caddybear
08-28-2009, 04:45 PM
Hi guys,

I think I have a fix for ‘SERVICE RIDE CONTROL / 84’ error message for at least ‘93-’97 STS / ETC with Northstar engine. (I did it on my ’93 STS, but it should be the same or similar for the other years).

There are two main causes for this message – active strut failure and accelerometer failure.

As it’s stated in the shop manual, the resistance of the electric part of the strut should be between 1.5 and 3 Ohm. As it turned out, a resistor within the specified range may successfully simulate this electric load.

I didn’t go into a deep evaluation of this thing but potentially, the current through this load may be high and produce quite an amount of heat (although I didn’t see it getting hot during few weeks of operation). So, as a precaution I would recommend to use resistors for dissipation of 5 or 10 watt. I’ve used two 2W resistors (5.1 Ohm) connected in parallel (for each ‘simulated’ strut). Obviously, the wires going to the strut must be disconnected.

All the resistors have to be connected on one end to CKT 1112 (power). The most convenient (but not that easy to identify) place is the harness in the front of the trunk which makes a loop right in the middle going from the bottom of the rear back seat to the trunk floor.

The wire you’ll be looking for is a thick white one. For its positive identification I strongly recommend to ring it through to the relay. It’s relay ‘F’ in the relay block under the hood (you’ll have to remove the protective cover around the fuse block – under the hood) and it’s the rear one, in the row closest to the fender. Remove the relay and ring through the wire to the trunk.

Once you have the feed from CKT 1112 (in the trunk) you have to identify the wires for the appropriate strut(s) on the 8-pin connector (C3) of RSS module. For RF – D; LF – E; RR - C; LR – E (see the drawing). Cut the wires for the struts to be ‘unsupervised’ and connect each one through its own resistor to the feed (CKT 1112).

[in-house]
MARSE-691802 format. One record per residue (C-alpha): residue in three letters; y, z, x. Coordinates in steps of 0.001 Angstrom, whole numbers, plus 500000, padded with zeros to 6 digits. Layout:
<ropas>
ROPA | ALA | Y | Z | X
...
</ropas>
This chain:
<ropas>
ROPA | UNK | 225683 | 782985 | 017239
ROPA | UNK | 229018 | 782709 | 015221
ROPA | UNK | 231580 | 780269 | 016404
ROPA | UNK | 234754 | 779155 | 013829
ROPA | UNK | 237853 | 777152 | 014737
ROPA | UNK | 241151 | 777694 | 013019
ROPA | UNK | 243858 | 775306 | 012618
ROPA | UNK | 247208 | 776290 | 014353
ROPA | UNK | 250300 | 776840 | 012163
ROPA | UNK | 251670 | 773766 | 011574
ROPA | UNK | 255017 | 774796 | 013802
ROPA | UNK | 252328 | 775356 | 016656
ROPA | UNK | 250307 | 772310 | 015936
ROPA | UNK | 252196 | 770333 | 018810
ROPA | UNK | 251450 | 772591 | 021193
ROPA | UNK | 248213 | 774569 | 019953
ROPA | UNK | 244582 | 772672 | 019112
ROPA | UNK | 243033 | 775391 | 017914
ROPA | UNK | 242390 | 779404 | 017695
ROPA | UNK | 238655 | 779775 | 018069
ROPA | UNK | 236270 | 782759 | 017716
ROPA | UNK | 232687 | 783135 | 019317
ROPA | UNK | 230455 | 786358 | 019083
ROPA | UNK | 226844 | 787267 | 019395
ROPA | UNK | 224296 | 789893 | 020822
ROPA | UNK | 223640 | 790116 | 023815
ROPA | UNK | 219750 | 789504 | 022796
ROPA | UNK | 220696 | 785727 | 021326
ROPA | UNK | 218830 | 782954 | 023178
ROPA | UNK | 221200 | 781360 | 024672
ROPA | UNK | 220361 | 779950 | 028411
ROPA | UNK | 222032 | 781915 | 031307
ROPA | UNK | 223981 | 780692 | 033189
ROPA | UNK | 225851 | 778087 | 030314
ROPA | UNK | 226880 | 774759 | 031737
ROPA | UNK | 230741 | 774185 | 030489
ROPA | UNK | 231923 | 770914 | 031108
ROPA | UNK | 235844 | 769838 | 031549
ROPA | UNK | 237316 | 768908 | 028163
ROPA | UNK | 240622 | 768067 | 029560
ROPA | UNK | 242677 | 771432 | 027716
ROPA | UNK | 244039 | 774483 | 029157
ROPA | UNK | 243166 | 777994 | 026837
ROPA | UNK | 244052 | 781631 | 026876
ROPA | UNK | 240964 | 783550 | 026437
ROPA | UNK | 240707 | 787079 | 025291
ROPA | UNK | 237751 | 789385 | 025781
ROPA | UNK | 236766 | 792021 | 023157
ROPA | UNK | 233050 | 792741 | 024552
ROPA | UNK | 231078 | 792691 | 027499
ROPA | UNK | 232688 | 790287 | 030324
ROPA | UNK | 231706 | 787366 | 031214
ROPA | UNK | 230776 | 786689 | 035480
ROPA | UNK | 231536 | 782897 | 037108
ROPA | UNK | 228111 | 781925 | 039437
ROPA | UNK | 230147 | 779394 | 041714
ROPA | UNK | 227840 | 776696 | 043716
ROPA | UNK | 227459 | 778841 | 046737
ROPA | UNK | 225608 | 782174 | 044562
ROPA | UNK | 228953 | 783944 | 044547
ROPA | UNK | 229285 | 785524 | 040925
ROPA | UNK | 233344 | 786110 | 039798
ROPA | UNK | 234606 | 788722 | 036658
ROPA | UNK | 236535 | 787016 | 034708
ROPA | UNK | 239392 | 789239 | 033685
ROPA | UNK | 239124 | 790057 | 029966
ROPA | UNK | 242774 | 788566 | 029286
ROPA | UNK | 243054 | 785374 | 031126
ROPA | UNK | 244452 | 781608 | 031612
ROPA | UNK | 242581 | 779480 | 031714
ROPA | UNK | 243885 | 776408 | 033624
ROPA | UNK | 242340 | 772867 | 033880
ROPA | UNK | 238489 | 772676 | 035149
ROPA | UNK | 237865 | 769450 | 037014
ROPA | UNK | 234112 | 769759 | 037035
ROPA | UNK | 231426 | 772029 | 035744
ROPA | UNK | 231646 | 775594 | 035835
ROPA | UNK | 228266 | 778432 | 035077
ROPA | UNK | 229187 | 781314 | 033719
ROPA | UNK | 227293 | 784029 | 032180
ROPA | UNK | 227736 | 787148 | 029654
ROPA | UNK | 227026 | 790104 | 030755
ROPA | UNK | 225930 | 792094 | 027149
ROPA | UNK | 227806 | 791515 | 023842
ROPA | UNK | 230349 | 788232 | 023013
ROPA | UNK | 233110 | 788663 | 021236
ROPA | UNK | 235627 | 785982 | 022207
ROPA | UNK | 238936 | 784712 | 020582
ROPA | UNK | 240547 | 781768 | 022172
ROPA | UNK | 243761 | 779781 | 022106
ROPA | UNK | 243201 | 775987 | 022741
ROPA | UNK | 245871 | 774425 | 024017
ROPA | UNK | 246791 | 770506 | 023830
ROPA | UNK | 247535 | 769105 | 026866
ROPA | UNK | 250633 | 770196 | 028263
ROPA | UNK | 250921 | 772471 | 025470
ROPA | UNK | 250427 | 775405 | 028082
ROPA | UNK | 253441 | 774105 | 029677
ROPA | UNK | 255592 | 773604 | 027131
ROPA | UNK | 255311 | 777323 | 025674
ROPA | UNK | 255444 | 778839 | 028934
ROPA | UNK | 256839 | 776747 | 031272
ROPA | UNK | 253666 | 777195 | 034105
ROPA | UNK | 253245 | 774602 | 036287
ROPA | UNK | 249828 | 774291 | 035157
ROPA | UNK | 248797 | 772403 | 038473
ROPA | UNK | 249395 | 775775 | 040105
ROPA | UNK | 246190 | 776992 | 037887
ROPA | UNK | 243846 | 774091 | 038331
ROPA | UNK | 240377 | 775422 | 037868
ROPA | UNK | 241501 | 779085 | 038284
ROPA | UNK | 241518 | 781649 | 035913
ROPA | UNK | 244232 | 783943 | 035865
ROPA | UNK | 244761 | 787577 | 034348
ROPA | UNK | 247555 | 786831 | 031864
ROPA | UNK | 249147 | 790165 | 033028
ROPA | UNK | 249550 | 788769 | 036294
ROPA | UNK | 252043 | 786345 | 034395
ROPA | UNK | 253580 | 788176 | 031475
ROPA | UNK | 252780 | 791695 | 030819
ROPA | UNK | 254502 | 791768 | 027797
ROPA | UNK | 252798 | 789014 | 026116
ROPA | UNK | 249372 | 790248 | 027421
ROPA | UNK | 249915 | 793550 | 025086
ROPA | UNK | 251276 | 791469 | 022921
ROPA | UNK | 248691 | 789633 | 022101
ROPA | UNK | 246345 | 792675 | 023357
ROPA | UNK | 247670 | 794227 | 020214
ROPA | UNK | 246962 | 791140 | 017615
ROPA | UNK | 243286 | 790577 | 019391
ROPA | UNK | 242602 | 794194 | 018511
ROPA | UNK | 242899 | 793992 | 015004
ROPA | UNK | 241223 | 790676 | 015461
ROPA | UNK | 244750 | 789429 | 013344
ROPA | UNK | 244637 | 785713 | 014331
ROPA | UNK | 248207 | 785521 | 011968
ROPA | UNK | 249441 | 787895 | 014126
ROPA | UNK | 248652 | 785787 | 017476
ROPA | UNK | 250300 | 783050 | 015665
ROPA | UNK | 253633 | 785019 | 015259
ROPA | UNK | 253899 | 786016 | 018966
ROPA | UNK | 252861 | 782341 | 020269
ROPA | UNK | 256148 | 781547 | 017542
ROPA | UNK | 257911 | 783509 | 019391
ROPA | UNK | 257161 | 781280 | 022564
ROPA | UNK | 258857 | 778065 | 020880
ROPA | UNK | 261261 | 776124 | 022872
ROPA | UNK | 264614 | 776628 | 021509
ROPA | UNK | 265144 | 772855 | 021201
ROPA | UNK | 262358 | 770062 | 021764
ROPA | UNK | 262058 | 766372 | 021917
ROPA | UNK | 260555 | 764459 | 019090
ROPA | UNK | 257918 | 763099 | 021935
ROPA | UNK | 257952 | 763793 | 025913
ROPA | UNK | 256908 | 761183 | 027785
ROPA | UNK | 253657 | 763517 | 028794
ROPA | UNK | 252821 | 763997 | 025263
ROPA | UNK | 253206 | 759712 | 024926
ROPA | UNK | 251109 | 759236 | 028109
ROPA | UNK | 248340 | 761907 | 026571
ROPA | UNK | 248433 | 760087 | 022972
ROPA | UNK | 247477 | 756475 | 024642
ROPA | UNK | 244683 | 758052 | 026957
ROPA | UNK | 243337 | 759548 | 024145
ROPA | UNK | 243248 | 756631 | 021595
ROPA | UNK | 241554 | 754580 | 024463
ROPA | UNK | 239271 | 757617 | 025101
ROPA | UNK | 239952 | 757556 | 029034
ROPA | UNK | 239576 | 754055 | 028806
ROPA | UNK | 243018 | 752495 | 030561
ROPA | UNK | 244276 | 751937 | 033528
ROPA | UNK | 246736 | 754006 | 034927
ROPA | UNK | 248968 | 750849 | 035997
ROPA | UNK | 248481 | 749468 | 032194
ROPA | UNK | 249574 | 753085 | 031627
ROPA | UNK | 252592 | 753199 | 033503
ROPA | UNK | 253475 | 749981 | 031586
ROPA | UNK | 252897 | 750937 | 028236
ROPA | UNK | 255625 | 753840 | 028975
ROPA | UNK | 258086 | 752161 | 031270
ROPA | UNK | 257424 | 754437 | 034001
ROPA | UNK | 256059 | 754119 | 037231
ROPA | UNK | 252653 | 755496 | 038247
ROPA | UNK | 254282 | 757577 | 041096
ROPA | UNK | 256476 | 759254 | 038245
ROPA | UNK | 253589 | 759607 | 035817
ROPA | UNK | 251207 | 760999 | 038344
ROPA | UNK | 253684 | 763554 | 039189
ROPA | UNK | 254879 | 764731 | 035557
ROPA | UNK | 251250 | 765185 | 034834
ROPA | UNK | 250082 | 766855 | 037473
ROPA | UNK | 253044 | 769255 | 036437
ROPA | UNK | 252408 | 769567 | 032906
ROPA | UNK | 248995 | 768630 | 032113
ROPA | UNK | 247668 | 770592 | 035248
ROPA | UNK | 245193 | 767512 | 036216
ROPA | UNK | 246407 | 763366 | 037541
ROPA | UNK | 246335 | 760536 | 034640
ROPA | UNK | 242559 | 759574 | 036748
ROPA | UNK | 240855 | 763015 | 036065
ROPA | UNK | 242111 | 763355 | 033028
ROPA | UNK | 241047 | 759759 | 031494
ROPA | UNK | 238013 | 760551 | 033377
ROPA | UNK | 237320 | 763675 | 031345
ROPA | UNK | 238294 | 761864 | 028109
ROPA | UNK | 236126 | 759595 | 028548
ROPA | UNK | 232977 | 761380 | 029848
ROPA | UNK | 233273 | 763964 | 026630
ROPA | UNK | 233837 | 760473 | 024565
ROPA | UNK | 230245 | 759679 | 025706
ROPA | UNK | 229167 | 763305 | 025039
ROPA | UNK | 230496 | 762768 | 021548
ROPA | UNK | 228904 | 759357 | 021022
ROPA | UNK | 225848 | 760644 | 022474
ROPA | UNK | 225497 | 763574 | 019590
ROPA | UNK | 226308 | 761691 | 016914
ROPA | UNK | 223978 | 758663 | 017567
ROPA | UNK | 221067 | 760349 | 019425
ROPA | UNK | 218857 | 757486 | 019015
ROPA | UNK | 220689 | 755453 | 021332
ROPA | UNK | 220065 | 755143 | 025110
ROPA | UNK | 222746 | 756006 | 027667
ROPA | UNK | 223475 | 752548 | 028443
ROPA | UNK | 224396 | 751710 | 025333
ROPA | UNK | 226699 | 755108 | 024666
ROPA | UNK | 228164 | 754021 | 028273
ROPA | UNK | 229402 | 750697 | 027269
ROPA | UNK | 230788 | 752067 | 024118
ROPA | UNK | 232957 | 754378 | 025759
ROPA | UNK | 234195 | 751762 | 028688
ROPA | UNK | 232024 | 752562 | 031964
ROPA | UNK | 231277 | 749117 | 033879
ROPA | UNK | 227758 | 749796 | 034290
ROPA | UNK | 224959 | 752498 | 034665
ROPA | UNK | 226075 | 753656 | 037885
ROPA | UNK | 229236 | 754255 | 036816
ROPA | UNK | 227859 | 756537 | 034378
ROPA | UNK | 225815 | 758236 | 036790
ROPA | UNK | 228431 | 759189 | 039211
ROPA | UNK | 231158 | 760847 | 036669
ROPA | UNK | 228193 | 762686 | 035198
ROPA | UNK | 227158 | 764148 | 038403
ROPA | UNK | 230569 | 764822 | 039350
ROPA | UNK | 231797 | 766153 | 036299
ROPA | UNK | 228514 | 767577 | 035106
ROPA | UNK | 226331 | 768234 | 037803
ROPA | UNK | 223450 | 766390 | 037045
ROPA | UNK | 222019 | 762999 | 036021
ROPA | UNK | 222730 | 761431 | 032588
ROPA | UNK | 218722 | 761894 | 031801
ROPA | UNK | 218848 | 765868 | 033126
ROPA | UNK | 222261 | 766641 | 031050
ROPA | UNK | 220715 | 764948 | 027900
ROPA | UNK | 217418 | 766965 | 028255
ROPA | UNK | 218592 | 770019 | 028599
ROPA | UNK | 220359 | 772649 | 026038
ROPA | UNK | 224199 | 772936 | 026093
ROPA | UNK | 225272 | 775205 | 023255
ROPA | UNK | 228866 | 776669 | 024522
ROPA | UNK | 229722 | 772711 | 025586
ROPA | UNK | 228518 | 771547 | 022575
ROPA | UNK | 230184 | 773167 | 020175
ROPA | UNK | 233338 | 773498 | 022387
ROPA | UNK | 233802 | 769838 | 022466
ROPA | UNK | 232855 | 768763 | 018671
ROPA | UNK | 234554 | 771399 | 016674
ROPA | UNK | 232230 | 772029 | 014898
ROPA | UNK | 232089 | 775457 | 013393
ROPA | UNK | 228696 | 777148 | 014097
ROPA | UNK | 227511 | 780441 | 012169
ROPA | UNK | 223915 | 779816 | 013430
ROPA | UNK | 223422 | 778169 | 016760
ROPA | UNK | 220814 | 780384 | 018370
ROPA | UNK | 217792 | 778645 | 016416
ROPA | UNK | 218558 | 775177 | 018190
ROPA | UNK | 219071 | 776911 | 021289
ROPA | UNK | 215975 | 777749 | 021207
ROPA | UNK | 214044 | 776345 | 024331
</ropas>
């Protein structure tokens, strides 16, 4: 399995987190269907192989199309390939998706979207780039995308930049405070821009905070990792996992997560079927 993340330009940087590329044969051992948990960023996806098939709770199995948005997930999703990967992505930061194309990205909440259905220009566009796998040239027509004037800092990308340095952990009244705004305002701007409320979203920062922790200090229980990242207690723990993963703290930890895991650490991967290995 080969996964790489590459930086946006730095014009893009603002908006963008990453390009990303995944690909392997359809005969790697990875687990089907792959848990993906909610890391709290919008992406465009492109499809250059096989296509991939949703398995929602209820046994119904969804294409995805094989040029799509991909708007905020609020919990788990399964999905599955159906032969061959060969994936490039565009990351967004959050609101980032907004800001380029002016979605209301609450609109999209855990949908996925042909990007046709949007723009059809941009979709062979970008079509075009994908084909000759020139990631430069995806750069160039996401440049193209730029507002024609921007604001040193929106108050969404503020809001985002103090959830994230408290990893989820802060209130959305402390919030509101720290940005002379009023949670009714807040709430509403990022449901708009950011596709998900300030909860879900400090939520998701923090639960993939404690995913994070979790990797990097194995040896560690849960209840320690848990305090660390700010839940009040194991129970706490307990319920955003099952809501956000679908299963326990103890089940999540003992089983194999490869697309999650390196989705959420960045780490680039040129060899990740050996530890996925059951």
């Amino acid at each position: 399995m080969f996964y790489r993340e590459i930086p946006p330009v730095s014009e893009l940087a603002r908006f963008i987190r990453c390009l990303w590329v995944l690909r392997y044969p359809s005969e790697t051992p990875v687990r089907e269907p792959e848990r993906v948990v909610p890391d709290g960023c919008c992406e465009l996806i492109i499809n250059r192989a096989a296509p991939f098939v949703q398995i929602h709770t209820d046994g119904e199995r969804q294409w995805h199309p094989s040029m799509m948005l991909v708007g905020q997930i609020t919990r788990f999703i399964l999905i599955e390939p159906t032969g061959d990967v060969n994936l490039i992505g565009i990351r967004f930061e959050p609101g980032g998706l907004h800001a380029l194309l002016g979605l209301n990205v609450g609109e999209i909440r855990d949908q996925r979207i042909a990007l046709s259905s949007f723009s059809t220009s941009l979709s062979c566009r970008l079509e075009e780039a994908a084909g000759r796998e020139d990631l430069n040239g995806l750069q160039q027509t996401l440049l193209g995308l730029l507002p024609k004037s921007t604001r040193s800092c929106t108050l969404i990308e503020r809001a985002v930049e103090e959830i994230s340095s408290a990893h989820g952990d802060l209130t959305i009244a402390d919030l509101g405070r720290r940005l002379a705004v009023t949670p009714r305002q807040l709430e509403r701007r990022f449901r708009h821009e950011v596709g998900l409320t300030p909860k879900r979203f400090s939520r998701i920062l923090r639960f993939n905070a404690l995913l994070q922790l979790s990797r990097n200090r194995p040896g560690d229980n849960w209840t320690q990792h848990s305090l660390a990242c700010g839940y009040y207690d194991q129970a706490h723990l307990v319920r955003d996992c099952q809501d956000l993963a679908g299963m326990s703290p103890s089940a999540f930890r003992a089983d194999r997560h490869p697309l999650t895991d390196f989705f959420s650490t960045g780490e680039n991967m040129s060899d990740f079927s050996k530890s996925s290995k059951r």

Isolate the wires and attach the resistors in a suitable place – remember, they MAY produce a lot of heat…

The second cause may be the accelerometer’s fault. Fortunately, they also can be simulated by the resistors. As it’s said in the description of error codes S070-S073, which are relevant to the problem, the codes and the error message are set if the voltage from an accelerometer is out of 0.5 – 4.5Vrange for more than 0.5 sec. As I’ve figured out, this should be the voltage between ‘+’ and ‘-‘ signal wires of the accelerometer (not the voltage from ‘-‘ or ‘+’to the ground).

As a result, I’ve got a three-resistor divider, which has 100 Ohm resistor from the ground to the ‘-‘ signal wire (as it is in the real accelerometer), 63 Ohm resistor from ‘-‘ signal wire to ‘+’ signal wire and 470 Ohm resistor from ‘+’ signal wire to +8Vsource for the corresponding strut (see the drawing). I believe 5-10% deviation from these values should be ok. (The actual accelerometers, obviously, should be disconnected).

Here the current is minimal so you can use regular ‘throughhole’ resistors 0.25 or 0.125W and it may be a very good idea to install them on a piece of a blind board.

The parts you can order at digikey website (with delivery to your place).

Guys, this board is stupid enough not to let me put in two-three drawings I have. They can be quite informative, but I can't post them. (Express your 'warmest regards and appreciation' to the hosts and their smart by half protective policies!)

So, if you want the drawings, have any comments or would be so exited that you’d want to send me a couple of bucks for beer for going through the hassle of posting this info :) just contact me at caddybear at live dot com.


Good luck!